‘Gorilla’ Hail Struck Texas And Oklahoma Last Night, And This Is How It Looked (30 Pics)
Residents in Texas and Oklahoma were recovering Thursday after 4-inch hailstones bombed parts of the states a day earlier, leaving behind damaged cars and homes.
A 1-inch hail is enough to cause harm, but these were the size of a softball.
There were at least 38 reports of severe hail, including near San Antonio, Fort Worth, and Oklahoma City, according to the Storm Prediction Center.
"The hail damage yesterday could become yet another billion-dollar weather disaster for the US," CNN's senior meteorologist Dave Hennen said.
"This could be the second billion-dollar disaster this year in Texas, after the extreme Arctic outbreak back in February."
"We were in an interior closet with our children. It was eerily still outside and then we heard a loud noise and the house shook a bit with the first big hailstone," Rebecca Gilliam, a resident of Hondo, Texas, told CNN.
Gilliam said the hail was so big and had so much force that it came through the roof in many areas and even sheet rock on interior walls in a few places.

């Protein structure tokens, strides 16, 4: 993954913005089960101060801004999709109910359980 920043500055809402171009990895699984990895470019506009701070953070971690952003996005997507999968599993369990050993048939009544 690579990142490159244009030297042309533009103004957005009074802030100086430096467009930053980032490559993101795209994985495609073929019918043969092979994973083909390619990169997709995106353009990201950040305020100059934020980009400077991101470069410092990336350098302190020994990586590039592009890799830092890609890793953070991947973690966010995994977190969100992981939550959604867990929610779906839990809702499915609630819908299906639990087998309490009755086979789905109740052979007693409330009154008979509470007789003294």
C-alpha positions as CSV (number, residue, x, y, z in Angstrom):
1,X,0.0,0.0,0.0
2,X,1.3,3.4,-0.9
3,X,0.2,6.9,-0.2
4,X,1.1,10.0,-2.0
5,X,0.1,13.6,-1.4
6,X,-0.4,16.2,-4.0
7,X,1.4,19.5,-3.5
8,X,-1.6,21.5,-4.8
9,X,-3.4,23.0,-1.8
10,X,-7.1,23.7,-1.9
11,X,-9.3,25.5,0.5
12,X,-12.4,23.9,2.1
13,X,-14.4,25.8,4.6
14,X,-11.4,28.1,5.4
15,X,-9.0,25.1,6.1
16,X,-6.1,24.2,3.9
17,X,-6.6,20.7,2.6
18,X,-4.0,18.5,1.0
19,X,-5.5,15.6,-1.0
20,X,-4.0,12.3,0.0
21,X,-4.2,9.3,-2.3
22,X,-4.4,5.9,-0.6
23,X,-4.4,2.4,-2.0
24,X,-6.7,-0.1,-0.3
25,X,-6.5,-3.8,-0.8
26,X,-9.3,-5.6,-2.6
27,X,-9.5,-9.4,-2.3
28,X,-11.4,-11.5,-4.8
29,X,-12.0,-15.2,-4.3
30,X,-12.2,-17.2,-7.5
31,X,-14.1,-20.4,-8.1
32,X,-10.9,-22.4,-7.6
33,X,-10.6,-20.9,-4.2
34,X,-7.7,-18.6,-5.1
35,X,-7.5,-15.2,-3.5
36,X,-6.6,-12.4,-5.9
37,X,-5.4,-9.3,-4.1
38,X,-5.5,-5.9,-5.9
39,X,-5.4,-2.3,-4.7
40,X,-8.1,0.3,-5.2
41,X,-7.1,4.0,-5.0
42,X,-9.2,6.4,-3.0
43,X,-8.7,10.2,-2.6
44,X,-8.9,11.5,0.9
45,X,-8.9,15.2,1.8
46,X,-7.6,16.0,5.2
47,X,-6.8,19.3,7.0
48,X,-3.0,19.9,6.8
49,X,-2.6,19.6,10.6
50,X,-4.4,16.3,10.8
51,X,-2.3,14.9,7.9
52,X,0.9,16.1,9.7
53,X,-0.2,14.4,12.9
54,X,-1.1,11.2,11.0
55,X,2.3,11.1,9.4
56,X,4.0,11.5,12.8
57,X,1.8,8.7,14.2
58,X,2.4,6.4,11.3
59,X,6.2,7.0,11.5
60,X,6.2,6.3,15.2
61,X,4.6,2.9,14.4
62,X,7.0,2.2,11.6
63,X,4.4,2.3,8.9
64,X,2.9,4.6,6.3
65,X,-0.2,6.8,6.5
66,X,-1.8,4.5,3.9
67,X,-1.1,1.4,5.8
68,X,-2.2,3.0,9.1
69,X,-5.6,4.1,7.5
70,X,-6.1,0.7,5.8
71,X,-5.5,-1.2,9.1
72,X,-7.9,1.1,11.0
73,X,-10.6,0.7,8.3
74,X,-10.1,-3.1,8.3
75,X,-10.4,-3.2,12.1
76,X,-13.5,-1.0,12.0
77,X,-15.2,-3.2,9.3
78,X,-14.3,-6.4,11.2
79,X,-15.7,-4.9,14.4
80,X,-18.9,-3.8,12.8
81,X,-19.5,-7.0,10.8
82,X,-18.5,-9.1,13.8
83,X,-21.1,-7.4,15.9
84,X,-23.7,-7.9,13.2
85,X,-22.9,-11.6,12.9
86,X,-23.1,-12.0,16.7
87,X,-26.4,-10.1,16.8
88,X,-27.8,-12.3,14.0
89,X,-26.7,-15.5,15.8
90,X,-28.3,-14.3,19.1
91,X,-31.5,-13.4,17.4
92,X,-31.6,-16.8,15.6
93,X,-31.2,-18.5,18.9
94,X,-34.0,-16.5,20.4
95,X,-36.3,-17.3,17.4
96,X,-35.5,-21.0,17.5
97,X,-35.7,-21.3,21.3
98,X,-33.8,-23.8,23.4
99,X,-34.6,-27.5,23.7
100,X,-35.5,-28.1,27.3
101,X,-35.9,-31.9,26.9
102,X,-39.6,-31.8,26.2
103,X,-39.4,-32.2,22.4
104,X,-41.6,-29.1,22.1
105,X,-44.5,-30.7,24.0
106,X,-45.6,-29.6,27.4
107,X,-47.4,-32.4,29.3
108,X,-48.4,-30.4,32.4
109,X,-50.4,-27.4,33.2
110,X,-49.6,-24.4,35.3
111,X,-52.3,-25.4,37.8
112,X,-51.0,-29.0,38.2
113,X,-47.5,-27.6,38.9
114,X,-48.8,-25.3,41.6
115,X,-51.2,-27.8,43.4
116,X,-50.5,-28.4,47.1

"Many times, the storms impact more rural areas in this part of the country, but in this case, the largest hail targeted large populated areas like San Antonio, Forth Worth, and Oklahoma City, so more property was damaged," Hennen explained.
Another severe thunderstorm produced significant hail in and around the Norman, Oklahoma area. Marek Cornett is one of the people whose property it had attacked—her rental home got hit really bad. "This storm was a very small one but very intense," Cornett told Bored Panda. "There were 70-80 mph winds which is why the gigantic hail was essentially thrown through the windows. The entire city of Norman (3rd largest city in Oklahoma) is dealing with the ramifications right now. Windows, roofs, cars all have damage."
Cornett the area has at least 4-5 severe weather storms a year, and most often they include tornados. "This one was just an intense hail storm with wind."
The weather unfolding over the Plains on Wednesday was “nearly the perfect setup for severe storms with hail,” AccuWeather Senior Meteorologist Bill Deger said.
“There was plenty of energy in the atmosphere, 'fuel' from sunshine, warm conditions, and moisture flowing in from the Gulf of Mexico,” Deger explained. “The end result was very large, damaging hailstones in Texas and Oklahoma.”
“It’s not a surprising event to get big hail storms this time of the year across Texas and Oklahoma," he added, "but what was remarkable about it was that we had the intersection of big hail storms in areas where there are a lot of people and businesses."
Hail makes up the highest number of insurance claims each year and can exceed $10 billion in losses annually, the Weather Channel reported.
Aftermath of 8” average hail size in Hondo Texas last night, yes that’s daylight shining thru the roof shingles and plywood